My presentation was on strategies for successfully building community online. In the first part of my talk, I made the case for why online community building is a natural and important extension of a credit union’s offline community. I then presented seven strategies that I’ve found to work in creating EverythingCU.com’s online community of 6404 credit union professionals, and showed ways in which credit unions are applying those same strategies in their own online community building efforts.

I enjoyed immensely the Q&A portion of the event with moderator Ron Shevlin, and loved the questions that he asked me (as well as all of the other speakers). There is only one question that I would have answered differently had I anticipated it, and that is the question, “for which CUs is online community building NOT right for?” My off-the-cuff answer was that it’s not right for CUs who don’t care about community and run their shops just like a bank. But what I should have answered is that it all depends on their members and potential members, and what online communities currently exist for those people. If there already exists an online community for a CU’s core membership, then it makes no sense to re-invent the wheel. Instead, staff of the CU should join and participate in the existing community. But if there is currently no online community for the core membership, then there is a huge opportunity for the credit union to fill the void.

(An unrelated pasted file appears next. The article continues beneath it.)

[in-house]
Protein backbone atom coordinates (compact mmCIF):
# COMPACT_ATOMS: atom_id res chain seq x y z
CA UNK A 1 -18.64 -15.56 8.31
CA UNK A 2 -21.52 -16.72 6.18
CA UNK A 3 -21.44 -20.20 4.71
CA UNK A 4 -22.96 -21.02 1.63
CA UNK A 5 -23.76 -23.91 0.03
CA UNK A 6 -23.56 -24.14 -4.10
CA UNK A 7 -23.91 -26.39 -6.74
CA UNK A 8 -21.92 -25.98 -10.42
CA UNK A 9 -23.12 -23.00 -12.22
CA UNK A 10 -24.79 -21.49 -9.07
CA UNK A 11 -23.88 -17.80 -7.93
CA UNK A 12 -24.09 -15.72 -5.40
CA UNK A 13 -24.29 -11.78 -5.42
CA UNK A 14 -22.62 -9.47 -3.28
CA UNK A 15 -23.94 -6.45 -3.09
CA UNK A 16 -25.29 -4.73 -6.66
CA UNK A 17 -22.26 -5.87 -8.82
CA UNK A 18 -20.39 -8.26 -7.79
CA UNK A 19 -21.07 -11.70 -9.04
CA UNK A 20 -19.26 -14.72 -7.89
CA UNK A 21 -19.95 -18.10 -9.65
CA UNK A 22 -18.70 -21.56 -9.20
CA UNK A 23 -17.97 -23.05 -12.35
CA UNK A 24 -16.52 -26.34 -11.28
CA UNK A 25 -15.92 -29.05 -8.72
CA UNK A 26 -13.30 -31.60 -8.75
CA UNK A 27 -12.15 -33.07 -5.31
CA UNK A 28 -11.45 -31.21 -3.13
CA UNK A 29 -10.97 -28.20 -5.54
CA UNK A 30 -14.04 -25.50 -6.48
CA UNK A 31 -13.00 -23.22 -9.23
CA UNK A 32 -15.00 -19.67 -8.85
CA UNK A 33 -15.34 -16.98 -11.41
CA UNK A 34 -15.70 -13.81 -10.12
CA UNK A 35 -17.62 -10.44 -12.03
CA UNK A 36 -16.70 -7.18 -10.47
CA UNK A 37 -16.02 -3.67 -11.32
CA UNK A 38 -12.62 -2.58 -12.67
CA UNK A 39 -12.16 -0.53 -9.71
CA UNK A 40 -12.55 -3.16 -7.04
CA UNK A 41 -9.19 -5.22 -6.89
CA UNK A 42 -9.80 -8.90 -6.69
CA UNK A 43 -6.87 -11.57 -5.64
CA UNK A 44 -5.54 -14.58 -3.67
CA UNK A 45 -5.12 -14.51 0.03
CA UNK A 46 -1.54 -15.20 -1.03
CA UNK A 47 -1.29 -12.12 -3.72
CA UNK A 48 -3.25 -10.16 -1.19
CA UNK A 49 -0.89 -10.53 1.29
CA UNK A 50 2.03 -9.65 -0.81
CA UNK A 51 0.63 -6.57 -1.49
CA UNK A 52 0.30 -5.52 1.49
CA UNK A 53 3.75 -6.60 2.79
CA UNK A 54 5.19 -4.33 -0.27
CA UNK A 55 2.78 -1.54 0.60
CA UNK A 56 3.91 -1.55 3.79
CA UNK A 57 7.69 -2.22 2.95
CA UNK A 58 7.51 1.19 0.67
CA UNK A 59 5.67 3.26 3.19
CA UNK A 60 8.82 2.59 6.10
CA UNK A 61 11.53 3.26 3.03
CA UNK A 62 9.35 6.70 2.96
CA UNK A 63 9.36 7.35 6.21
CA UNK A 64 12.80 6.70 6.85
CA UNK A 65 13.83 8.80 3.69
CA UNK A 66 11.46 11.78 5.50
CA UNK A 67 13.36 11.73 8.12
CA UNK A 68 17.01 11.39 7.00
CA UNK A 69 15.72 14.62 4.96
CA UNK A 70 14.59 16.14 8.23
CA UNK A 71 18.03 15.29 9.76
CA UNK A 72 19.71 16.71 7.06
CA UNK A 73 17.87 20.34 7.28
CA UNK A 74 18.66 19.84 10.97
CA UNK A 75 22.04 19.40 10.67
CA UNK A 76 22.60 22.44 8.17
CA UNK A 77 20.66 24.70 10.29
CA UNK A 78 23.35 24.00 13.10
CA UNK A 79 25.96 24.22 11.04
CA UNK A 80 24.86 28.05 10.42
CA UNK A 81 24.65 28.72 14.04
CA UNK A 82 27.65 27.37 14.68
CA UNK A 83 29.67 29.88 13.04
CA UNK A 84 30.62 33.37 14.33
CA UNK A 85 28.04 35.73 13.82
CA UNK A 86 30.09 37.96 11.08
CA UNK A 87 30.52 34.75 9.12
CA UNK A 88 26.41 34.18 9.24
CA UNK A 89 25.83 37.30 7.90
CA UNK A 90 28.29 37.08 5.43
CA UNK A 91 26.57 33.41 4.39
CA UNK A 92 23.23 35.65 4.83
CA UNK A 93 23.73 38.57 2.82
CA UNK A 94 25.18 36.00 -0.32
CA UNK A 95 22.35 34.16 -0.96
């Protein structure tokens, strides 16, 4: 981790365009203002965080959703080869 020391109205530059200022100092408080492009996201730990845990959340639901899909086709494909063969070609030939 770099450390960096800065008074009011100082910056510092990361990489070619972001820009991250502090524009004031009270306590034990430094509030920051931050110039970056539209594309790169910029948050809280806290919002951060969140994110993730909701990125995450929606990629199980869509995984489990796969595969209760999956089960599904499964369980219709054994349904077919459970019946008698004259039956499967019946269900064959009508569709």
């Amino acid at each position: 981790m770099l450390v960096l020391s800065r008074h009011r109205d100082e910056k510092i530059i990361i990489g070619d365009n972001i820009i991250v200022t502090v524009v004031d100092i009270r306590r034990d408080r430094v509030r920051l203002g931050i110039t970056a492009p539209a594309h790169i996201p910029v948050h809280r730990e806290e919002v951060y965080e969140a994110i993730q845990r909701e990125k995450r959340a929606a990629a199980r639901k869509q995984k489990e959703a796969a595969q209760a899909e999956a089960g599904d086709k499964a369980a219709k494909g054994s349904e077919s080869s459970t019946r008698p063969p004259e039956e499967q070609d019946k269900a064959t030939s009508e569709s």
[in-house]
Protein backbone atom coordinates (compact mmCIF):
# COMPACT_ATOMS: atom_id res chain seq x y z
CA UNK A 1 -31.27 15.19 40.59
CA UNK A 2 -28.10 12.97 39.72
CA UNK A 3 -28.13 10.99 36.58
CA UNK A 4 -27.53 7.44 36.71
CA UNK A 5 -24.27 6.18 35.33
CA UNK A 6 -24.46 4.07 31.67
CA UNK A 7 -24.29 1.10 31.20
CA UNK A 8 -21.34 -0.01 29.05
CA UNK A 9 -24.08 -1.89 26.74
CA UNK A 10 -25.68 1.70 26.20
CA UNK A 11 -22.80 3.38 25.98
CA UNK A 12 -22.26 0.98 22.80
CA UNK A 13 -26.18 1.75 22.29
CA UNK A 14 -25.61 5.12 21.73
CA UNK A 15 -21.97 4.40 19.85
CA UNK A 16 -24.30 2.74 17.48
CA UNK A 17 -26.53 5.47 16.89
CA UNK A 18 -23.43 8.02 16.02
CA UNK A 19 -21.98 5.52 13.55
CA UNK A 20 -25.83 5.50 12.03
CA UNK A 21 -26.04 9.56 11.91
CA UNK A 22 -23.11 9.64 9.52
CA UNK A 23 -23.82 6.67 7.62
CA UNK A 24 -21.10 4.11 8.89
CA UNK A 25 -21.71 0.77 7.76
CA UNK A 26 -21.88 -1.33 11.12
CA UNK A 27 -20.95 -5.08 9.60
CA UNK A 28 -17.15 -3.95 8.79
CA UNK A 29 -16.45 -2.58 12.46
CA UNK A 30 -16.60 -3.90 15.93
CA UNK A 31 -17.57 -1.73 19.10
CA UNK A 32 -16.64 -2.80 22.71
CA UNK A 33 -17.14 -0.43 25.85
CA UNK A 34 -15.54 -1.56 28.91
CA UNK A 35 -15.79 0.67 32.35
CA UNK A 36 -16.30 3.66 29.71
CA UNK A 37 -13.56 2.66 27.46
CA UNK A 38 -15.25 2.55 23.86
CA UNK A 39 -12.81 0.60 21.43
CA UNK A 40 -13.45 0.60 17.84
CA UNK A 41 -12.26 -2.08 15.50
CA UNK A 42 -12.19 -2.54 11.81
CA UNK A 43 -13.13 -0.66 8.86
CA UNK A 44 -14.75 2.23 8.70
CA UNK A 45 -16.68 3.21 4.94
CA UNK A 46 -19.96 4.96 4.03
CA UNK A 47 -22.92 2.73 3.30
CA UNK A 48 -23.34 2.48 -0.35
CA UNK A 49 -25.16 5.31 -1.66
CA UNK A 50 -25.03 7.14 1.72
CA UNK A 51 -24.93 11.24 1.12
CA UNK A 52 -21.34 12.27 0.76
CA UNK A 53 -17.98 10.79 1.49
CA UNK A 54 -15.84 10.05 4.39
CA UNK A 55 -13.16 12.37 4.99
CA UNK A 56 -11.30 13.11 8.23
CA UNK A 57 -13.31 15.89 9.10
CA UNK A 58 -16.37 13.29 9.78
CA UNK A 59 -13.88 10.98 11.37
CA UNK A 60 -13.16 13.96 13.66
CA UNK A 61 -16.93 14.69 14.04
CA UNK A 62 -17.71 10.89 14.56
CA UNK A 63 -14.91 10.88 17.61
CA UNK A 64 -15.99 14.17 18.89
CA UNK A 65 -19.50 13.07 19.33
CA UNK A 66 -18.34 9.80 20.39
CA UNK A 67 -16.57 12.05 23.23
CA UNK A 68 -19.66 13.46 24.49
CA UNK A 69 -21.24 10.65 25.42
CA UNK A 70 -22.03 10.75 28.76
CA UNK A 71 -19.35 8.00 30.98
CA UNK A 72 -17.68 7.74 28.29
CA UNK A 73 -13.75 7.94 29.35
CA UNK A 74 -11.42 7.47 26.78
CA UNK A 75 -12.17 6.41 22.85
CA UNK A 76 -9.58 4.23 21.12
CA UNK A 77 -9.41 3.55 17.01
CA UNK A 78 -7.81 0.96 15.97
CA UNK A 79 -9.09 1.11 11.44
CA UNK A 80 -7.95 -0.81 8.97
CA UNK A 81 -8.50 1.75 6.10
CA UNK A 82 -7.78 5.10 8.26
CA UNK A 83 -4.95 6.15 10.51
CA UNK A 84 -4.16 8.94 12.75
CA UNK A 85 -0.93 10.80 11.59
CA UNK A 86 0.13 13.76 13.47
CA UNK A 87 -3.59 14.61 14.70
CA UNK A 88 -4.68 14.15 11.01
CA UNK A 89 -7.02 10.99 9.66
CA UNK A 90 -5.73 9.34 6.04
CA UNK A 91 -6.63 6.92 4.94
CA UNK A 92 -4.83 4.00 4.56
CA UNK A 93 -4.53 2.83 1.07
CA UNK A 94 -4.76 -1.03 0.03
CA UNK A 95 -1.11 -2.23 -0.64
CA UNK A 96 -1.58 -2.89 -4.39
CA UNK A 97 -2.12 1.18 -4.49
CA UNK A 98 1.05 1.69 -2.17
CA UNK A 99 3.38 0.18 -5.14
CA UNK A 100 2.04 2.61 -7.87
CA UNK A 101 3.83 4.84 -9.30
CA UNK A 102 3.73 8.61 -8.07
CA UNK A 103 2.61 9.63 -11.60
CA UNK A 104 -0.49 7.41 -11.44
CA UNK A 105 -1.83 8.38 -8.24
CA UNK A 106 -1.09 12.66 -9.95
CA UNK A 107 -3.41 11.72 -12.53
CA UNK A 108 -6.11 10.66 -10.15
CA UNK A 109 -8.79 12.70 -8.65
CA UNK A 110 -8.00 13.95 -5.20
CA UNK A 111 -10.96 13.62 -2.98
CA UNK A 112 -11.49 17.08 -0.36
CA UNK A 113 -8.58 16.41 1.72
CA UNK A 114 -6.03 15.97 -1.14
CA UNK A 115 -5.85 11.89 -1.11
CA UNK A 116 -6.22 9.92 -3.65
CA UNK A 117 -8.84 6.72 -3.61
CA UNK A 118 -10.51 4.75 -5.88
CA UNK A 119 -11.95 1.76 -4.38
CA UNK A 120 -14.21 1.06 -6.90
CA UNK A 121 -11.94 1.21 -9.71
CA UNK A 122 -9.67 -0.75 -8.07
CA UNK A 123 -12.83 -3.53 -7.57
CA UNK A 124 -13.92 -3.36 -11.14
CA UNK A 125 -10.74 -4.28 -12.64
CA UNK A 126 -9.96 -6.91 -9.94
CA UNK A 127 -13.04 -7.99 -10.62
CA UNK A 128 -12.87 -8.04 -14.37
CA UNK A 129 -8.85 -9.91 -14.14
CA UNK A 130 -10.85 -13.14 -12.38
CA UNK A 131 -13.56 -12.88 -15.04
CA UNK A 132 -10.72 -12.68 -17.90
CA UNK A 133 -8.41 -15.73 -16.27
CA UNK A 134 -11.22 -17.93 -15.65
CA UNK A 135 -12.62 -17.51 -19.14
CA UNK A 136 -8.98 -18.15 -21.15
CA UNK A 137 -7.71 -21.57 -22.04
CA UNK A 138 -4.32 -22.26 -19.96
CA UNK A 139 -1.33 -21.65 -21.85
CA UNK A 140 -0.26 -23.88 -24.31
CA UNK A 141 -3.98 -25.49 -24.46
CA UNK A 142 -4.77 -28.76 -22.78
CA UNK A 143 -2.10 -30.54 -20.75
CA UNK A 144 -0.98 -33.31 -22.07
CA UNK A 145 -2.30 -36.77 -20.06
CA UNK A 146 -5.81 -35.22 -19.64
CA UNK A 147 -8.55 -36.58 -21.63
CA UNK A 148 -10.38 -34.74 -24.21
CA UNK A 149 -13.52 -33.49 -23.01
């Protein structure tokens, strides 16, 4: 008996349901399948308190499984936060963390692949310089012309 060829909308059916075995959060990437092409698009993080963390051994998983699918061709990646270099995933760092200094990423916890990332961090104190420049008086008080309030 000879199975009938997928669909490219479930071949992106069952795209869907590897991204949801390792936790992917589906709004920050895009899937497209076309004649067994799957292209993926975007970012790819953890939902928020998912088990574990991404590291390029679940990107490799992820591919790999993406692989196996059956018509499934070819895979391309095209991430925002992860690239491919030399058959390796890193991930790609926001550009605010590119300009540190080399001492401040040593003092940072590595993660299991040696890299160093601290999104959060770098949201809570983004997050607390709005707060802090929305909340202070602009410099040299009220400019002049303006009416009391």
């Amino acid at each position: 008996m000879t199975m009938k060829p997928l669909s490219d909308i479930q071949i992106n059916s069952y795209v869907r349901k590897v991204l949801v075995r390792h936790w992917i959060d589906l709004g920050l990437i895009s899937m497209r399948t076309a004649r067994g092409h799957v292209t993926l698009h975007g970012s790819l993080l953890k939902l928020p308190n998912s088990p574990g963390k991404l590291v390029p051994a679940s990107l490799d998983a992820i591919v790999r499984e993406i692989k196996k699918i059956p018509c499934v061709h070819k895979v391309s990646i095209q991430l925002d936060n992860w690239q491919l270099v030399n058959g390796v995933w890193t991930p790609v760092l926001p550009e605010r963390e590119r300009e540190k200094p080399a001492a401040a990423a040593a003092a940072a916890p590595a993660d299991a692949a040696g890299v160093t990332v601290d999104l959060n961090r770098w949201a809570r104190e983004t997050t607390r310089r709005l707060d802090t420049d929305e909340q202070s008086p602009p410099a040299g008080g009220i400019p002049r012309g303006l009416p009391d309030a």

My only disappointment from the week is that the internet bandwidth was not sufficient during my presentation for it to be recorded. But I have posted the slides of it here. I am gratified that Andy LaFlamme of Maine State Credit Union live blogged my talk on the CU Loop.